One of the best things about the book is that, like Rick Yancy's The Monstrumologist, it doesn't shy away from it's own subject matter: murder. Other YA novels tend to try to protect the reader because of the age group it's aimed at, but this one makes no effort to do so. The events are described in detail and Barry Lyga doesn't pull any punches. If you can't handle pretty gory accounts of horrific murders, turn back now. I appreciate that some YA books are super gory and graphic while others aren't, so people can choose for their comfort level. Despite the dark tone and subject matter, the book is actually very funny. Jazz's narrative is full of humor (mostly dark), making me laugh throughout the grisly plot.

I only had one problem with the book. His involvement with the police is a little unbelievable. At first, the police keep him out as they should because he's a high school student, but after the police get really desperate, they allow him to explore the crime scenes and involve him in the investigation. It's the only kind of meh part of a good book, so I overlooked it. I would definitely recommend this to teen and adult horror fans. ( )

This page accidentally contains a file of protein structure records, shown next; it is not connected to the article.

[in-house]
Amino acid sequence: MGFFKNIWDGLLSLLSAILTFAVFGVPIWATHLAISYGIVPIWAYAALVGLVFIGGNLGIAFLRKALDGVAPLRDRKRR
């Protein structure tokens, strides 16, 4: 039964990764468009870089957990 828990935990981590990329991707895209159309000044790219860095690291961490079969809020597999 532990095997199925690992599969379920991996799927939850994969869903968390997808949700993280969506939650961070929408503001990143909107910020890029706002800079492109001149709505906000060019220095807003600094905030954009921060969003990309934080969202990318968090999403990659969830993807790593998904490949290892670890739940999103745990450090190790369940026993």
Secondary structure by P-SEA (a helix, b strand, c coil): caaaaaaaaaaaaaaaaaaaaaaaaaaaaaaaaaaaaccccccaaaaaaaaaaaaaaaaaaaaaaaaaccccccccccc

titania86 | Oct 18, 2014 |
I Hunt Killers is a suspenseful book that keeps the reader wanting to know whether the son of famous serial killer, Billy Dent, will indeed follow his father's footsteps into the family business. This book is a must read! ( )
  Michelle_Spires | Oct 17, 2014 |
Showing 1-5 of 79 (next | show all)
no reviews | add a review

» Add other authors

Author nameRoleType of authorWork?Status
Barry Lygaprimary authorall editionsconfirmed
Thurston, CharlieReadermain authorsome editionsconfirmed
Kinzel, FredÜbersetzersecondary authorsome editionsconfirmed